Our August 16 summer outing to SS Keewatin at Port McNicol, was wet but wonderful.  Yes it rained, but the rich history of this passenger ship that once sailed between Port Arthur / Fort William (now Thunder Bay) on Lake Superior and Port McNicoll on Georgian Bay (Lake Huron) in Ontario, Canada provided astounding insight to travel on the great lakes in a bygone era.  She carried passengers between these ports for the Canadian Pacific Railway’s Great Lakes Steamship Service.  The Keewatin also carried packaged freight goods for the railway at these ports.

See the full photo gallery of the ship and the outing here.

Built by Fairfield Shipbuilding and Engineering Company in Scotland as Hull No. 453, the Keewatin was launched on July 6, 1907 and entered service in the following year.  She ran continuously for almost 60 seasons, being retired in 1966.  The Keewatin is the last and only surviving turn-of-the-century style overnight passenger streamship of many that provided service on Great Lakes.

We arranged for a 2 hour group tour that took us to all parts of the ship.  The upper deck tour took 90 minutes and our well informed guide, Susan, took us through the two main decks to see the dining room, kitchens, ladies smoking lounge, the crew quarters, state rooms, the Flower Pot Lounge, bar and the ballroom.  The Keewatin was built 10 years before the Titanic, but the staircase going from the promenade purser’s area to the upper deck was built by the same carpenter and was copied for the Titanic but on a grander scale.

We took an additional 30 minutes to descend below the waterline to the grain holds, coal bunkers, Scotch Boilers and a working 3200 horsepower quadruple expansion steam engine similar to what was on the Titanic and the last one in the world in existence.

We learned how the crew functioned, and how passengers traveled in luxury in those days.  If you were privileged to afford a stateroom you had a private bath with a flush toilet. Lesser folks had the ubiquitous chamber pot which was part of the task of the 3 stewardesses to routinely empty as well as put fresh sheets on each of the 144 passenger beds on a daily basis.  All meals were attended with formal attire, even breakfast.  And because the rooms were small stewards were constantly going below deck to get passengers’ steamer trunks so wardrobe could be selected for each meal.  They were hopping all day long and it was well known that big tippers got their trunks in priority.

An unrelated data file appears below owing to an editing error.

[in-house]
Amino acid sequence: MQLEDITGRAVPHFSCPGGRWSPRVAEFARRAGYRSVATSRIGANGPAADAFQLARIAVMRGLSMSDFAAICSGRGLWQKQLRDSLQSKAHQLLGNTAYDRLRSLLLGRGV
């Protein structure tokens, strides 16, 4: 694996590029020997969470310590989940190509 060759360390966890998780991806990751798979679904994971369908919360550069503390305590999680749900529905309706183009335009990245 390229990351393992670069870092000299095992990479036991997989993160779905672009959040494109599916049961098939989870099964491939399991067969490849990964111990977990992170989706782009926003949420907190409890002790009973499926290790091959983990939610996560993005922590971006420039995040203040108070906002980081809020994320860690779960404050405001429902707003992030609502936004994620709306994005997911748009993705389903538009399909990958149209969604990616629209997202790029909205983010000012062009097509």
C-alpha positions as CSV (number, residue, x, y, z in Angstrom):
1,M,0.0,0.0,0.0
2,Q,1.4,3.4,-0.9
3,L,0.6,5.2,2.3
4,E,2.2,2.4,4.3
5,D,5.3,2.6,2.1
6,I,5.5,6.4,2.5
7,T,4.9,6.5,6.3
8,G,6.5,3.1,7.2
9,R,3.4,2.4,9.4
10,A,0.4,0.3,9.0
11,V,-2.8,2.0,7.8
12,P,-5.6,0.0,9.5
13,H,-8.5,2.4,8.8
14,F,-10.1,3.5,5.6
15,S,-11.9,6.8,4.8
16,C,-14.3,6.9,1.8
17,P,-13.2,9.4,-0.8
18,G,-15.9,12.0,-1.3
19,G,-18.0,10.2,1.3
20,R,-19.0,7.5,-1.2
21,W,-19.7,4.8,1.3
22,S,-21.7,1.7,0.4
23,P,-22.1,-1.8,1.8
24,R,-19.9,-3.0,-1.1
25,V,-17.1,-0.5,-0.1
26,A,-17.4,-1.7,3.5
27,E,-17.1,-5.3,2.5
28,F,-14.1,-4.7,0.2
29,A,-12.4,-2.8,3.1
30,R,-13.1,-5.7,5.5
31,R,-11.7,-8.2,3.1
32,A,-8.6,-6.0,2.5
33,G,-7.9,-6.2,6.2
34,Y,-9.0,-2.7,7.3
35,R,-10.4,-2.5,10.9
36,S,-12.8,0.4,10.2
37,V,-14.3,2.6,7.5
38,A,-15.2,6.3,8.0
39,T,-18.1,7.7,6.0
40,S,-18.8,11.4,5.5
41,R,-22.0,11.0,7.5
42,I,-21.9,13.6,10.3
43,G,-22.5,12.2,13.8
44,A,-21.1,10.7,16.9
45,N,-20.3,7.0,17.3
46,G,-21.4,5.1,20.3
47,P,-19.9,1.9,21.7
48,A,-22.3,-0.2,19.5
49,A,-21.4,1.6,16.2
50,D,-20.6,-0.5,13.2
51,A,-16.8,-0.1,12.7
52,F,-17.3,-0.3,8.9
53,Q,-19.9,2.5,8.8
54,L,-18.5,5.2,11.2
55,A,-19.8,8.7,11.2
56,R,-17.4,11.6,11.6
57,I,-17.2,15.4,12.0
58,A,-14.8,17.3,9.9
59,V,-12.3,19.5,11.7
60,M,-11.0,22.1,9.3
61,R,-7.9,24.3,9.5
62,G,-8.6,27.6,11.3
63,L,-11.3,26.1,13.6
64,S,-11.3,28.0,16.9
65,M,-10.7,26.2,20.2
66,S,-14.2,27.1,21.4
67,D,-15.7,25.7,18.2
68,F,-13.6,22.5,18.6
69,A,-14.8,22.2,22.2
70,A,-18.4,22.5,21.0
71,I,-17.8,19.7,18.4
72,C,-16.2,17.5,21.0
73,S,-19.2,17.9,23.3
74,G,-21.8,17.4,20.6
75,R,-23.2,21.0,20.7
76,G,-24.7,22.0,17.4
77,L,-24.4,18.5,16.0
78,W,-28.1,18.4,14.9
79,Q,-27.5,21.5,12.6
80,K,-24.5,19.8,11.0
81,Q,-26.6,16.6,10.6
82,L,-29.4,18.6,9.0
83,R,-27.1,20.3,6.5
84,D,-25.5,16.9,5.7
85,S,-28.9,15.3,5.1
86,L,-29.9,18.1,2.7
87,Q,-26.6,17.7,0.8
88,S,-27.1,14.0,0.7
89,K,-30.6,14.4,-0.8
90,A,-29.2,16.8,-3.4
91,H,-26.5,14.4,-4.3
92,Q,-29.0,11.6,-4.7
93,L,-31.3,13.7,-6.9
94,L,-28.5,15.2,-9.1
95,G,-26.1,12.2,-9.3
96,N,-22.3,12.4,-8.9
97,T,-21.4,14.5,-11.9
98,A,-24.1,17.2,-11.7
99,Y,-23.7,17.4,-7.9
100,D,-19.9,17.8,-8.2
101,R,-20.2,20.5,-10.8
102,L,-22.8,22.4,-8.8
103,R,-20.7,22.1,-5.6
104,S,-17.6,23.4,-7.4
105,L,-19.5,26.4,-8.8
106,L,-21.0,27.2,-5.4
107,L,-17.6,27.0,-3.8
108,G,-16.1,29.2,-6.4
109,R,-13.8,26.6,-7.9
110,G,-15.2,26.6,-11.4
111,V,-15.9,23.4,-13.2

The SS Keewatin is truly magnificent inside.  One feels transported back in time walking though it.  Hearing how the crew worked and seeing their accommodations, they had a hard life!

In the last twenty years of her working life, like many passenger ships of that era on the Great Lakes, the Keewatin and sister ship SS Assiniboia operated under stringent regulations imposed for wooden cabin steamships following the Noronic disaster in 1949.  That was a similar ship that caught fire and burned while on the docks in Toronto with large loss of life.  Doomed by their wooden cabins and superstructure, these overnight cruisers lasted through the decline of the passenger trade on the lakes in the post-war years.  As passengers opted for more reliable and faster modes of travel, the Keewatin and her sister ship were withdrawn from the passenger trade in 1965,  Assiniboia continuing in freight–only service until September 1967.  The Keewatin was acquired by RJ Peterson of Douglas, Michigan and moved there for historic preservation in 1967, where she was a museum ship across the river from the summer retreat Saugatuck, Michigan.  In June of 2012 she was sold to Canadian developer Skyline Investments and sailed back to Port McNicoll, Ontario that had been her home since 1912.  She is run by a volunteer organization is again open to the public as an Historic Destination.

After our visit to the Keewatin we went over to nearby Midland for a mid-afternoon lunch at The Boathouse Eatery before returning to Toronto.  All in all, – a most educational day!


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